Master and Servant – history
The Facts /Findings
Case decided on exception (demurrer).
Allegation that defendant intentionally interfered with the contractual relationship between an impresario and his opera singer (Johanna Wagner) causing patrimonial loss, held to be good in law.
Willes appeared for the excipient. His argument contained the following insights:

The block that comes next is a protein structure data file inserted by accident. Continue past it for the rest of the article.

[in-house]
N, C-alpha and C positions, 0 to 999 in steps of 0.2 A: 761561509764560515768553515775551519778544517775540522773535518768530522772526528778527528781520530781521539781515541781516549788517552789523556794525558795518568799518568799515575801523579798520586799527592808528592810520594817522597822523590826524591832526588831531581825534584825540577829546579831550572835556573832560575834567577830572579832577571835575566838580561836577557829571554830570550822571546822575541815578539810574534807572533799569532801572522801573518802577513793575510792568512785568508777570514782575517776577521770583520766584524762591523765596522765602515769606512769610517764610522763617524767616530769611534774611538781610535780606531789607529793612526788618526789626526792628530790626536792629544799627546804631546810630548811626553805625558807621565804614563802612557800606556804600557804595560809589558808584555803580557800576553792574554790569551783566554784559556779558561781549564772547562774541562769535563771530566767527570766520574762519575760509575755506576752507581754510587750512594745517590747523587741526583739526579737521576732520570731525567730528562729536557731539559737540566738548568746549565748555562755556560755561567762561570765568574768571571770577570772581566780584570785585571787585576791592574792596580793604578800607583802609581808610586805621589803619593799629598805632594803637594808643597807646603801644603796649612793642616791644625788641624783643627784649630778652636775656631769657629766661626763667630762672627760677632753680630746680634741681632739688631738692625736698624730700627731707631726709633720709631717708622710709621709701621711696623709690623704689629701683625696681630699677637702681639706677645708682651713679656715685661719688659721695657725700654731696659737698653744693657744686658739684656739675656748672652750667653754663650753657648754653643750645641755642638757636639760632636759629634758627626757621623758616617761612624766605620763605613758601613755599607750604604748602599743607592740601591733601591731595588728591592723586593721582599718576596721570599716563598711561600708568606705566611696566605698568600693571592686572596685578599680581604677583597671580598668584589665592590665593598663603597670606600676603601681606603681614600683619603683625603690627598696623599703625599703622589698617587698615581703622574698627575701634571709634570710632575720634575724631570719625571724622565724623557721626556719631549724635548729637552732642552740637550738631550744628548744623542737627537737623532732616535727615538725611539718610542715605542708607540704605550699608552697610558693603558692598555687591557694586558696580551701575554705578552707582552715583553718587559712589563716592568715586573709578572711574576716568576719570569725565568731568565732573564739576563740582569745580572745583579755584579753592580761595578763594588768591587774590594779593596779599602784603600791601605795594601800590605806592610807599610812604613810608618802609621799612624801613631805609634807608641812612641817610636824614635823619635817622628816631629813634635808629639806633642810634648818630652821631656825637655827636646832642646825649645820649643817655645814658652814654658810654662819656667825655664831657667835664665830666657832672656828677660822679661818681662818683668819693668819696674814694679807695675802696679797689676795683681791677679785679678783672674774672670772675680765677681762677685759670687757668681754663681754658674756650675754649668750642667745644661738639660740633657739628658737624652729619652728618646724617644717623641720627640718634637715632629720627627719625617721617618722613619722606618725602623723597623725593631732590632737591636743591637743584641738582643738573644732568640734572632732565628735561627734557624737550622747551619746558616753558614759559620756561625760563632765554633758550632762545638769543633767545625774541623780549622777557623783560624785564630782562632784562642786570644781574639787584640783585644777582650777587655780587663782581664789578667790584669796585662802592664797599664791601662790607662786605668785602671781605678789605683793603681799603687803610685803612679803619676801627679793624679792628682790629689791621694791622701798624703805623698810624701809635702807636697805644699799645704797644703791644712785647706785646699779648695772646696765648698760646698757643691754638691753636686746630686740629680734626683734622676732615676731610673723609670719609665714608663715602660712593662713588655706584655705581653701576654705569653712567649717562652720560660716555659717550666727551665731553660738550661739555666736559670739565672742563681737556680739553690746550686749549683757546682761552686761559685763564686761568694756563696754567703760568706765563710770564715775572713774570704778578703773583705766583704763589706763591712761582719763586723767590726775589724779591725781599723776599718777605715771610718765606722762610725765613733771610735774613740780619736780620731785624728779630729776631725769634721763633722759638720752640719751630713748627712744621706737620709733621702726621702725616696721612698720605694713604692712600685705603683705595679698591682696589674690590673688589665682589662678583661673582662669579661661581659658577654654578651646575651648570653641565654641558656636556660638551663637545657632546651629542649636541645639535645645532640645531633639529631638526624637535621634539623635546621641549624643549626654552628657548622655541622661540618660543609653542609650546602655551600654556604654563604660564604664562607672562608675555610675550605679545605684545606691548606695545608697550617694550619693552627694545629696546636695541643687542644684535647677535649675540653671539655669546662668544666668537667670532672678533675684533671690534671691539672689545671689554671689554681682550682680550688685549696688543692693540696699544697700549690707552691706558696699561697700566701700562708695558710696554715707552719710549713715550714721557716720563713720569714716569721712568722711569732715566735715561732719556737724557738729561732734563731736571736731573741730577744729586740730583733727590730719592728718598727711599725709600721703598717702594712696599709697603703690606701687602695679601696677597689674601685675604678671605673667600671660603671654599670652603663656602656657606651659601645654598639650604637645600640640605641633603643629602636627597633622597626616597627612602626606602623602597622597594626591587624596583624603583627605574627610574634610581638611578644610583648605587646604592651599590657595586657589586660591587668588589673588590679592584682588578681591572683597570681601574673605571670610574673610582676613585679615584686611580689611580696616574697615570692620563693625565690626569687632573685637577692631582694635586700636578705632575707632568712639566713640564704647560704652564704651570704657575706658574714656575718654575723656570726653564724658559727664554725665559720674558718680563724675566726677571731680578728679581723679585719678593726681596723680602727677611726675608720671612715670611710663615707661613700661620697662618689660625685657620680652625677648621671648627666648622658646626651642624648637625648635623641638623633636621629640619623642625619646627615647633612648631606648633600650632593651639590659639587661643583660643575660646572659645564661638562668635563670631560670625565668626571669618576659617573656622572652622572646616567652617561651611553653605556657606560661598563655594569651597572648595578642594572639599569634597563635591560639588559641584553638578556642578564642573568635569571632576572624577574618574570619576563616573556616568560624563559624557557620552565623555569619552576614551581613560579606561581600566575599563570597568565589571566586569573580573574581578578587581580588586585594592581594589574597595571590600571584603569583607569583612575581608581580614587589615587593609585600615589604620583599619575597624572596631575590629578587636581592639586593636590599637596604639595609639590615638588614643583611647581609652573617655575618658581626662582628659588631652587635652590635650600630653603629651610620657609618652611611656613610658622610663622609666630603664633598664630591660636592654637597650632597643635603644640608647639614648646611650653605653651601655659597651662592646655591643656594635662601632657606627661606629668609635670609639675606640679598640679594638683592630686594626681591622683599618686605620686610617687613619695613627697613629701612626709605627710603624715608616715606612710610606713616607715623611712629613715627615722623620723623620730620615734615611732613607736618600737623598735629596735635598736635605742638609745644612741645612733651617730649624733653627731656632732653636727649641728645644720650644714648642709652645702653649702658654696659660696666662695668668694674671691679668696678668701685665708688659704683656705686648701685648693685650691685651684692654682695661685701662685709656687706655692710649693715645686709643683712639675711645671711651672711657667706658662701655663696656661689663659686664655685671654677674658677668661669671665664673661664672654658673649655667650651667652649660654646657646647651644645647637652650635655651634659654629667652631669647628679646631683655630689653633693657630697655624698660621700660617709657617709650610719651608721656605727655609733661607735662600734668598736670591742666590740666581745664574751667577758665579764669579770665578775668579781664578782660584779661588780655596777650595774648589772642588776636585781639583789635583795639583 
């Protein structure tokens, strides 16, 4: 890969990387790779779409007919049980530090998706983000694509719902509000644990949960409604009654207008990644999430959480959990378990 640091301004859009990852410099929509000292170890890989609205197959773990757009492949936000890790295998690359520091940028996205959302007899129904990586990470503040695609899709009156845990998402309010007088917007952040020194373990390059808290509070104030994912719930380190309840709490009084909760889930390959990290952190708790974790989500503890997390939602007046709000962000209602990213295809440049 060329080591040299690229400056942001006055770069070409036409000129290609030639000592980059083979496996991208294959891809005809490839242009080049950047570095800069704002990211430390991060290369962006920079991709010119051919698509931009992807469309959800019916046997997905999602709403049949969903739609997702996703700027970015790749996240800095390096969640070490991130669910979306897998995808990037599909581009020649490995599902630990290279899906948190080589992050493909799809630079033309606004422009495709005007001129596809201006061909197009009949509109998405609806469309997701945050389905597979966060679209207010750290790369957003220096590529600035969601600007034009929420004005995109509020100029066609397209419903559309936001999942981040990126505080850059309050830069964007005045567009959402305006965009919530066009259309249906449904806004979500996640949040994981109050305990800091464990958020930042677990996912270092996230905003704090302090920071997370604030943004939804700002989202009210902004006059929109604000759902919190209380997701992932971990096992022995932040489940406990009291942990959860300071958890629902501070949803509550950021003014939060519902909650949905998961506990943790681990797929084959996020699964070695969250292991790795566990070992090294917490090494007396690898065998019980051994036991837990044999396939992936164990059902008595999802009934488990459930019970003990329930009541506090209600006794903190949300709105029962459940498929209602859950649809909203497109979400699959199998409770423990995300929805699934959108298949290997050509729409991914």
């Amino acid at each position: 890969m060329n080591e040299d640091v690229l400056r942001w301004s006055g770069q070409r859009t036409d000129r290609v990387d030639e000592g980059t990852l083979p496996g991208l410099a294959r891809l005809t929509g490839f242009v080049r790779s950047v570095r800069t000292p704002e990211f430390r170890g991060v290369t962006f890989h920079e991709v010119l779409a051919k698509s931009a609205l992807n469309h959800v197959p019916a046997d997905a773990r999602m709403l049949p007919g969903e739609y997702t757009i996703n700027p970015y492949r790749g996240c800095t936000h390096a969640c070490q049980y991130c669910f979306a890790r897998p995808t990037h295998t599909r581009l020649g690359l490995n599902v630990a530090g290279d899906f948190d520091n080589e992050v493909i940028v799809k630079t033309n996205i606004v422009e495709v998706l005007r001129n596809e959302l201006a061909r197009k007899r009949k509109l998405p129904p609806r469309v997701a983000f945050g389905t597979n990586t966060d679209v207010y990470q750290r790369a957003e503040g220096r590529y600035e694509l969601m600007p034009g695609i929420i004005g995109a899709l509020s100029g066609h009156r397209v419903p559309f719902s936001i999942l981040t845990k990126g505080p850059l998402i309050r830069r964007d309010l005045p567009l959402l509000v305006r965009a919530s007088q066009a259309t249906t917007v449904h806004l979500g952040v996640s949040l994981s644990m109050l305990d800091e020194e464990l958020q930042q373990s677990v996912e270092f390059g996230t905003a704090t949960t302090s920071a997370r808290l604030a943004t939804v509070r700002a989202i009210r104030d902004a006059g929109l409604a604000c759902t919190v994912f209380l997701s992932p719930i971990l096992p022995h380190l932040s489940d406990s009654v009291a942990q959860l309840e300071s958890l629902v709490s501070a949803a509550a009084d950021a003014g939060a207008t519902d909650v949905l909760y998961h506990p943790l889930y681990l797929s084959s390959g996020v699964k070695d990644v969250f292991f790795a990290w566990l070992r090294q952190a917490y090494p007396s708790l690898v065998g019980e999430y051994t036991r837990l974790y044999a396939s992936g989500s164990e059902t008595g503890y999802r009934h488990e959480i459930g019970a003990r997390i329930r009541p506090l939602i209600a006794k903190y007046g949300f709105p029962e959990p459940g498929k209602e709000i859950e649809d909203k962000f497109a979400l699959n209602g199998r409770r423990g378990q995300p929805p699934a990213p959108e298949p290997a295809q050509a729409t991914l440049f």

“The relation of master and servant is peculiar and, though it originates in a contract between the employer and the employed, it gives rise to rights and liabilities, on the part of the master, different from those which will result from any other contract. Thus the master is liable for the negligence of his servant, whilst an ordinary contractor is not liable for that of the person with whom he contracts. And a master may lawfully defend his servant when a contractor may not defend his contractee. And so a master may bring an action for enticing away his servant. But these are anomalies, having the origin in times when slavery existed: they are intelligible on the supposition that the servant is the property of his master: although they have been continued long after all but free service has ceased, they are still confined to cases where the relation of master and servant, in a strict sense exists. In the present case, Wagner is a dramatic artiste, not a servant in any sense…”
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